|By ARI MORGUELAN|
"I just watched what he did," said Mike Greene, 53, of his early
experiences learning the ropes of farming from his father. His father
was a part-time farmer and always took his son to the farm with him.
Greene, who is now vice president and chief operating officer of Kioti,
says his early experiences with his father shaped his desire to make a
difference in the agricultural engineering field.
Born in Edenton, North Carolina, Greene later moved to Virginia, where he attended Suffolk High School.
There, he became involved with the Future Farmers of America (FFA), an educational organization for young adults who were planning a career in agriculture. He also worked at a gas station, where he became familiar with cars. “I was always tinkering with things,” he said, adding that “much to my mother’s chagrin, every time I mowed the lawn, I would rebuild the lawn mower.”
Greene’s father worked for the Lipton Tea Company, but always maintained a side business as a farmer. “Being able to work together with my dad at such a young age was a great opportunity.
It was not like being in an office somewhere; I really learned how to deal with people,” says Greene. Sparked by these early experiences watching his father work, Greene continued to have a passion for agribusiness as he grew older.
These experiences with the farm, the FFA, and the gas station would combine to shape Greene’s desire to study agricultural education at Virginia Tech, but his direction continued to be shaped by more real life experiences.
Initially, not sure of his desire to pursue engineering versus education, Greene remained ambivalent. However, while working as a drafter during his first year of college, he realized his passion was more inclined towards hands-on work. “I think realizing that I could do it [engineering], and that I liked it, was the turning point in my career.” When he returned to Virginia Tech, he changed his major from agricultural education to agricultural engineering.
After college, Greene found employment with JLG Industries. He worked there for several years, gaining experience working with heavy-lift cranes and other large construction equipment. Wanting to do more hands-on design work, he moved on. He went to work on designs for heavy-tracked vehicles for the military. It was there that Greene gained valuable experience with project management.
The skills he learned while working for the military served him well later in his career; he remarked that “plowing for mines was a lot like plowing for potatoes.”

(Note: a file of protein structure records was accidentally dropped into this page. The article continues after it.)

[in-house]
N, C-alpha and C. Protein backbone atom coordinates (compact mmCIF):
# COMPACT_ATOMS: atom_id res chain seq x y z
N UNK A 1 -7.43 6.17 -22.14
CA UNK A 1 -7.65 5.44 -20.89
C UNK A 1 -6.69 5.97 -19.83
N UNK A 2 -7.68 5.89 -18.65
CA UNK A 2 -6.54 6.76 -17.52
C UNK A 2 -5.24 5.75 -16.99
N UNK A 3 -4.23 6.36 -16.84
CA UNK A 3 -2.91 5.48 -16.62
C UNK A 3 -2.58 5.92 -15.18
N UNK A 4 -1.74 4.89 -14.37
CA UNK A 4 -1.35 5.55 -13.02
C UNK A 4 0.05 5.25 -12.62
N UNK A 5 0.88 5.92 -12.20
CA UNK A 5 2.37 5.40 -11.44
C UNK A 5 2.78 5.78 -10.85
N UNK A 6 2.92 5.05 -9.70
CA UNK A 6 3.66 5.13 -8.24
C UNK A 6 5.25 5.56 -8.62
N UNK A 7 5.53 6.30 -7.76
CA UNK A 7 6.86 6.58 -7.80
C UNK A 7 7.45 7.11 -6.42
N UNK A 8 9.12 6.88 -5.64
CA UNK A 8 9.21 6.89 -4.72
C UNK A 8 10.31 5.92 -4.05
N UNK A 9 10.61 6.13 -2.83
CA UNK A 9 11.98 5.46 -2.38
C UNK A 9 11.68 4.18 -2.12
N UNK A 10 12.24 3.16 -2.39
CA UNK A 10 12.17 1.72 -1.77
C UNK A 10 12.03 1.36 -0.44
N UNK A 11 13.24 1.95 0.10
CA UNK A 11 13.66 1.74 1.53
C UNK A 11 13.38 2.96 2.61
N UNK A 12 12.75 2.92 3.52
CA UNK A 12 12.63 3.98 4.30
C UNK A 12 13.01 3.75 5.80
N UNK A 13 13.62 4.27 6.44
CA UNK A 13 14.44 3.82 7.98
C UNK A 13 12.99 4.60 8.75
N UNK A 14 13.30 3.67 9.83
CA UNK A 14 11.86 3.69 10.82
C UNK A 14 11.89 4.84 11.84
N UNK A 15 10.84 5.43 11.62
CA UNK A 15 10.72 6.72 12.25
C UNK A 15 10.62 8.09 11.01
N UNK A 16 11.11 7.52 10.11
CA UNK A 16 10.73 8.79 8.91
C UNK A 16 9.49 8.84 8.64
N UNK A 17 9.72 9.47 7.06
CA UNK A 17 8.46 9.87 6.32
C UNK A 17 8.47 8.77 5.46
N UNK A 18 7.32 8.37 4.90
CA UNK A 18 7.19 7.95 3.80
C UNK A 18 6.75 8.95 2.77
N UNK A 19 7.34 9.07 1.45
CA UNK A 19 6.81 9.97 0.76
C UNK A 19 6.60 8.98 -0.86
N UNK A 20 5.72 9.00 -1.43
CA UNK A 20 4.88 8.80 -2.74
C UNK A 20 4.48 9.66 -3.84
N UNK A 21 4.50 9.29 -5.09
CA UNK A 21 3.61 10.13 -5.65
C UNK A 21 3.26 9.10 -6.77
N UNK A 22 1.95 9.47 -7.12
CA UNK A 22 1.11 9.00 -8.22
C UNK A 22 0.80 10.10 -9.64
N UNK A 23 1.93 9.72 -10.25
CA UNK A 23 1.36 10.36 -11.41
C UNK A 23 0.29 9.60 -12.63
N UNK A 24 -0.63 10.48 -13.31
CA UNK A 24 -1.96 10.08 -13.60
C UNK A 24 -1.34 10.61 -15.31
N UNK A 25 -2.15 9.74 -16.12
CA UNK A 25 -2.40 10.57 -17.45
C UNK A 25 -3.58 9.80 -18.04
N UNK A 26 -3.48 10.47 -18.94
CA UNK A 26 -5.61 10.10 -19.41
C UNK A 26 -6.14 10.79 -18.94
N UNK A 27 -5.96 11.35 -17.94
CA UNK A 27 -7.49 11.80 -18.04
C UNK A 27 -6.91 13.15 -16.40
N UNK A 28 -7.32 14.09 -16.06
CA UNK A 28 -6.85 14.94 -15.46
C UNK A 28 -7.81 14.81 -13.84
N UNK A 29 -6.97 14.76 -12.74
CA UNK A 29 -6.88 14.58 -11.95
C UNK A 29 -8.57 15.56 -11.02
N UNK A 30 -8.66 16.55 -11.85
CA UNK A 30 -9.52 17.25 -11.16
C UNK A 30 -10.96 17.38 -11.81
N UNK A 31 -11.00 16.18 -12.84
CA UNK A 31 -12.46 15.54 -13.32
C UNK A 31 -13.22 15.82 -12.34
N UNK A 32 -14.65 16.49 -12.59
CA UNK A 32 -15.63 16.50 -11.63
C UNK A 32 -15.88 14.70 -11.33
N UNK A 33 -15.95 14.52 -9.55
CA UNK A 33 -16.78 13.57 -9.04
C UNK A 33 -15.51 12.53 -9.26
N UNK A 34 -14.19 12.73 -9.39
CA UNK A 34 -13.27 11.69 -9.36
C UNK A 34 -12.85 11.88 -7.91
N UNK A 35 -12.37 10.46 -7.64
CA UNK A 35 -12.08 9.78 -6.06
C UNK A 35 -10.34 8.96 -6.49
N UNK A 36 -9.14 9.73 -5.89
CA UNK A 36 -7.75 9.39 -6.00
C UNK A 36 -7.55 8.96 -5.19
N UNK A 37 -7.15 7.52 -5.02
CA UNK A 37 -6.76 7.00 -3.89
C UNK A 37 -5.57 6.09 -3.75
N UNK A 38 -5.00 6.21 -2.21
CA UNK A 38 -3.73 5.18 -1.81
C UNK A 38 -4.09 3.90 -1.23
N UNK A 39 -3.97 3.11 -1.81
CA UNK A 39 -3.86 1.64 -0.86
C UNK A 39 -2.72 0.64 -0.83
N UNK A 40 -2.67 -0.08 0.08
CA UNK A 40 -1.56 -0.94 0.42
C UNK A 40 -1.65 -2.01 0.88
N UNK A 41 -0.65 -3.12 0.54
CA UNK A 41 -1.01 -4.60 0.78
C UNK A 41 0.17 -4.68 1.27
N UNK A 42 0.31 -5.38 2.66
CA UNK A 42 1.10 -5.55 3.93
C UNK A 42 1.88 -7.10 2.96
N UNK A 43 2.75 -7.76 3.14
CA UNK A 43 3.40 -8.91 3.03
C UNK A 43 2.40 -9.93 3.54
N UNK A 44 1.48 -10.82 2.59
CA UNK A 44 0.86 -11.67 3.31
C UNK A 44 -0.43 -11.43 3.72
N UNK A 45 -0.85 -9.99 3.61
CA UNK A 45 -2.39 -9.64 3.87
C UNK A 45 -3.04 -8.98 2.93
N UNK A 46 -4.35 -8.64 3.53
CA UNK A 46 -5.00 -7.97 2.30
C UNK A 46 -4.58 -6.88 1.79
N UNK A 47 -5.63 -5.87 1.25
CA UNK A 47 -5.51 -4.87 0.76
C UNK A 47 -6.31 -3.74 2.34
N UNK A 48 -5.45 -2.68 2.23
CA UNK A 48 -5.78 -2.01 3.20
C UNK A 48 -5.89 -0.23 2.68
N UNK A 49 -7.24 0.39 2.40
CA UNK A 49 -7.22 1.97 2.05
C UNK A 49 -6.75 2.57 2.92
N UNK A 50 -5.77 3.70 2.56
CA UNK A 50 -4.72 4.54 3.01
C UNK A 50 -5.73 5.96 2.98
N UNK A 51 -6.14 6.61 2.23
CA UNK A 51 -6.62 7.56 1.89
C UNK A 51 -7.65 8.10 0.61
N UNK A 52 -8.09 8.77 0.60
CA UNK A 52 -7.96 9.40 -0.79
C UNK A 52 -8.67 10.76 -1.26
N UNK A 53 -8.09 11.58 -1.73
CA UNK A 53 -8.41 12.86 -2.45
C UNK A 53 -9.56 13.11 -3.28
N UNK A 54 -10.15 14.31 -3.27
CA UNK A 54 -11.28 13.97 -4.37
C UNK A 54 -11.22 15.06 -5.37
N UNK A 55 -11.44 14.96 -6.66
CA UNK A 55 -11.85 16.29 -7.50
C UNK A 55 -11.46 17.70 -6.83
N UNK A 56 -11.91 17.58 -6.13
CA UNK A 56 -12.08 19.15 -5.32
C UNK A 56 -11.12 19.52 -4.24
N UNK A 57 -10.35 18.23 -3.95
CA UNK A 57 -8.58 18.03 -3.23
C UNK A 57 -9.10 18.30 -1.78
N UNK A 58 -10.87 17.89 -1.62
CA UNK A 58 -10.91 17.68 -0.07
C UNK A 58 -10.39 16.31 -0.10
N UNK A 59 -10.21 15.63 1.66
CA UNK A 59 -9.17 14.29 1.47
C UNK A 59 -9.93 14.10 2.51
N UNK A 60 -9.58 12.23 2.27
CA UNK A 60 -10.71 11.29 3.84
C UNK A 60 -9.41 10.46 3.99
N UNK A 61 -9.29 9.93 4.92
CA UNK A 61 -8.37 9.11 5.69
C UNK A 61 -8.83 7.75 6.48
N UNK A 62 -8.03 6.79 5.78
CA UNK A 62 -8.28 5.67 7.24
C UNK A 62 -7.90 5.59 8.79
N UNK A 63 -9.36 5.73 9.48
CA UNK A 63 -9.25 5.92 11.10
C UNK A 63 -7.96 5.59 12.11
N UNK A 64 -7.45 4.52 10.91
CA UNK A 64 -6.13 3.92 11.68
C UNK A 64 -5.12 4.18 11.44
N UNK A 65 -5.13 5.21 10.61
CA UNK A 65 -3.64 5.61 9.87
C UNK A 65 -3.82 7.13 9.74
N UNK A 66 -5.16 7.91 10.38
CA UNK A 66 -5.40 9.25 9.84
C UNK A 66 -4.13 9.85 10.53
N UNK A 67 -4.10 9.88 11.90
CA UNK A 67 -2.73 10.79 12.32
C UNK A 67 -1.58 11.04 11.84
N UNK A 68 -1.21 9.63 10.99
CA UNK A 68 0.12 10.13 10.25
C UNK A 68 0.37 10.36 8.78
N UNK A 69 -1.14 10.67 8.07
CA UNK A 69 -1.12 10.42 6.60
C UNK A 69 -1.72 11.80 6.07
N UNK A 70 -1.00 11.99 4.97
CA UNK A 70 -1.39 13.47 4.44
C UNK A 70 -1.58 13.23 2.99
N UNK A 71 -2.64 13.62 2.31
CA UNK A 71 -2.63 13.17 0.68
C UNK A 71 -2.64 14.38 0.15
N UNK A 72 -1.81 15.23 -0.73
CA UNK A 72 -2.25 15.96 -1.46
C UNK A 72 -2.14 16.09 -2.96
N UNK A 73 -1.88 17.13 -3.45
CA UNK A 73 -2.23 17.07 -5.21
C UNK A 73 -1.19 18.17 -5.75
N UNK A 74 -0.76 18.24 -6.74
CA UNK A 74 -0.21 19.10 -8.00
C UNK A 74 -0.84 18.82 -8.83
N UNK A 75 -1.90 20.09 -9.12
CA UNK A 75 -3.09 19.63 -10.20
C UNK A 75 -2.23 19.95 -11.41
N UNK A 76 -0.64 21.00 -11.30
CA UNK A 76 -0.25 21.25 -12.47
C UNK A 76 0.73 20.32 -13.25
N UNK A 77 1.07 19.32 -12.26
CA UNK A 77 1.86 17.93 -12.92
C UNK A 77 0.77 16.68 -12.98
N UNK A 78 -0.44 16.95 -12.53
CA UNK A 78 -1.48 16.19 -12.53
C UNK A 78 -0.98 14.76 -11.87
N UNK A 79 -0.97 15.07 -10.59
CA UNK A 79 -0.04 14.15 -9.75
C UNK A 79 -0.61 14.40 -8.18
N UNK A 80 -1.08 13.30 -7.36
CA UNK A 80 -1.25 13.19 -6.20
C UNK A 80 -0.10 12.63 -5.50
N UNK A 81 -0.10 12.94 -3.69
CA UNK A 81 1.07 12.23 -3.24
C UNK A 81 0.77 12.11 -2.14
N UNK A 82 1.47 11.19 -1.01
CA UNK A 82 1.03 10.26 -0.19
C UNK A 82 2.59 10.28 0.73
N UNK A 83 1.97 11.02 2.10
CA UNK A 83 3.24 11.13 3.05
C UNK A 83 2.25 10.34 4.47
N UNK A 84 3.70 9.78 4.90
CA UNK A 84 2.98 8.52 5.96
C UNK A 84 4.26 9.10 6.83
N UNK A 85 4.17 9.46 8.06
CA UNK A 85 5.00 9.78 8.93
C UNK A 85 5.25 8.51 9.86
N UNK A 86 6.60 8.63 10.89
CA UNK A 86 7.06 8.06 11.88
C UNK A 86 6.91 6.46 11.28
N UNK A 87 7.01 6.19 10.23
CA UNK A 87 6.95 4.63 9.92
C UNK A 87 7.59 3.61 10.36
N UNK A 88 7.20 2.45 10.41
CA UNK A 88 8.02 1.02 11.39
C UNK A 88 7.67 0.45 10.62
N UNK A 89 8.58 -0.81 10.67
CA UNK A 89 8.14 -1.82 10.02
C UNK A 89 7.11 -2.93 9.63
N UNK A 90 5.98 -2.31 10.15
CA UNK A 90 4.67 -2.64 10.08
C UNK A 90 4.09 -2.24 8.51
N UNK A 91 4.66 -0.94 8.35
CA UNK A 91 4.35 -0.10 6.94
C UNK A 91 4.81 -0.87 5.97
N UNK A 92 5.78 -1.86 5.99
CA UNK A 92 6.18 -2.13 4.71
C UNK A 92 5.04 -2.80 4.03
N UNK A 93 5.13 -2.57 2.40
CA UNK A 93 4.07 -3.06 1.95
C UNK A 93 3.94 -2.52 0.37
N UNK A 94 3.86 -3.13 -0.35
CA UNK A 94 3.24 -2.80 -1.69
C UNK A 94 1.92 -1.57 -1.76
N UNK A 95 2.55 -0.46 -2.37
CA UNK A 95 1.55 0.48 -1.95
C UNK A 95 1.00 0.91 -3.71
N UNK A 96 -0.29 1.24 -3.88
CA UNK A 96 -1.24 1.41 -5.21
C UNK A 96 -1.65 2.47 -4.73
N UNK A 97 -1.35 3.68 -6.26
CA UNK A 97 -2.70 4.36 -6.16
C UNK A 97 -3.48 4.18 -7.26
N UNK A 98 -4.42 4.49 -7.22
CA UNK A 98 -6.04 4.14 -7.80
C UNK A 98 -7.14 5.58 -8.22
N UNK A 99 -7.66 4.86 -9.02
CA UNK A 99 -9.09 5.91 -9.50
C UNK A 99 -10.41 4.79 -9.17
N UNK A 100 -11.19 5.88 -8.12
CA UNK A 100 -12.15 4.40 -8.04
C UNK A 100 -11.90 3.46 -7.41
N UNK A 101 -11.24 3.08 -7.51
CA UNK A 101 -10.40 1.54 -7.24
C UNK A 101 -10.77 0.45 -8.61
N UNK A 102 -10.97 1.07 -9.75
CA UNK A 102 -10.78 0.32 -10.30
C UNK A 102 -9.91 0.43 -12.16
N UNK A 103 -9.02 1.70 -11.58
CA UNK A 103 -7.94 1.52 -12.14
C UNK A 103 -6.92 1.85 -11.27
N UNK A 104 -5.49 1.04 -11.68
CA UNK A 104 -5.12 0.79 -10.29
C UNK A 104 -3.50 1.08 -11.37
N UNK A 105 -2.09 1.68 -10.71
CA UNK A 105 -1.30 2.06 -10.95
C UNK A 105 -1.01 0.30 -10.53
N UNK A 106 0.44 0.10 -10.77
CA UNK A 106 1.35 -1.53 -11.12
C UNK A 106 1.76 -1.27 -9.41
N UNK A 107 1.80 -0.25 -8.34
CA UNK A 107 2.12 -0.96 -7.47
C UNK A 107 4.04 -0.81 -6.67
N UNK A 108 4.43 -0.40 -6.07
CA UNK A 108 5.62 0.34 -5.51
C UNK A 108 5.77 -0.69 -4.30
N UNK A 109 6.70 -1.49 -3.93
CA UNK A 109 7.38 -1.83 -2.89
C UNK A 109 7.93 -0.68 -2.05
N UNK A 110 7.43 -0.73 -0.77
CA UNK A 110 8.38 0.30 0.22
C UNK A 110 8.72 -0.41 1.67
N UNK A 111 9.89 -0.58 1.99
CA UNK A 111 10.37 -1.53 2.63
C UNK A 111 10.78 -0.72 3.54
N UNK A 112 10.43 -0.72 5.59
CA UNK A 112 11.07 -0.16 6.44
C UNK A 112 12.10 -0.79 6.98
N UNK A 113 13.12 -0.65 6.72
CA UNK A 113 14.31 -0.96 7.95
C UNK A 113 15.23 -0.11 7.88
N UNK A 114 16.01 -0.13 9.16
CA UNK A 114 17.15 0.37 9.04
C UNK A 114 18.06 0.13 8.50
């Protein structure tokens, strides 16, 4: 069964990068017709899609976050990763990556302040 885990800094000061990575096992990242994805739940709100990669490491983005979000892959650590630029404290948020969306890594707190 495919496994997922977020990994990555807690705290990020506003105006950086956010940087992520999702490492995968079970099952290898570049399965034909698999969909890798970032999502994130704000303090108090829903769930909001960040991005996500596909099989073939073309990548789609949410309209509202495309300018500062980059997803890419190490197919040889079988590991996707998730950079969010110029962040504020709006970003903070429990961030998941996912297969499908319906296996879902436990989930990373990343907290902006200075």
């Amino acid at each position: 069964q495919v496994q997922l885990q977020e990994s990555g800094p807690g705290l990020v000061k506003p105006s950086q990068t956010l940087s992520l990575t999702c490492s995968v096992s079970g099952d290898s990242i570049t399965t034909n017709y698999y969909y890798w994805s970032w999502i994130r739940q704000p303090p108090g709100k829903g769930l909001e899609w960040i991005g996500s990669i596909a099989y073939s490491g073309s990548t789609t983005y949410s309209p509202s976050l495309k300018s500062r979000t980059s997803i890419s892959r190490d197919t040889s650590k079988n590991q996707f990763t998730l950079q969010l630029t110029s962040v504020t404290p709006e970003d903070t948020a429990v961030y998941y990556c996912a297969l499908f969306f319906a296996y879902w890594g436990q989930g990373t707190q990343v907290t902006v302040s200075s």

When the defense industry died down, Greene went to work for a private company that made mostly municipal equipment, like street sweepers and cleaners. When the company wanted to open up a sweeper division in North Carolina, Greene was offered the job of engineering manager; he jumped at the chance to move back to his native state.
While Greene’s passion for his field certainly shows through, so does his passion for his family. When the company he was working for wanted him to move out of the state once again, Greene turned them down. His father was ill with cancer and he wanted to stay close to his family, which was still in North Carolina. It was during this time that he met one of the engineers at Kioti, a tractor and accessories manufacturer. While between jobs, Greene was approached by the Kioti engineer; he wanted Greene to assist him in creating user manuals and guides for their products. Impressed with Greene’s work, the engineer lobbied the president of Kioti to hire him—and he did.
Brought on initially as a purchaser, Greene used his extensive experience to draft a proposal to fix some internal company issues and expand their markets. Within a short time, Greene took on the role of strategic planning and coordination. Shortly after that, he took over the day-to-day management of Kioti, most recently being promoted to vice president and chief operating officer.
Since his tenure began, Greene has been involved in implementing a lot of key metrics, and has increased workforce involvement. Also, he has spent a lot of time reshaping the organization of the company, saying, “The organization was very flat; now it is better integrated, with better communication.”
Greene is proud of the wide variety of products and accessories that Kioti produces. “The majority of our customers are ‘hobby farmers,’’’ he said, referring to the many people who buy
Kioti products to till their surplus land. “While I would expect that we would expand into the agricultural market, our core is in compact and utility tractors.”
While it may seem that Greene is all business, he does make time for his other passions. Currently residing in Youngsville, North Carolina, with his wife Rose, they have four grown children. Greene enjoys riding his motorcycle with his wife and even heads a Motorcycle Ministry in his church. He also enjoys gardening, genealogy and woodworking, when he is not busy at Kioti.
Greene’s career spans decades and multiple industries, but the theme remains the same: “I like anything that blows smoke and digs in the dirt,” he explains, “and in the end, it’s all about the people.”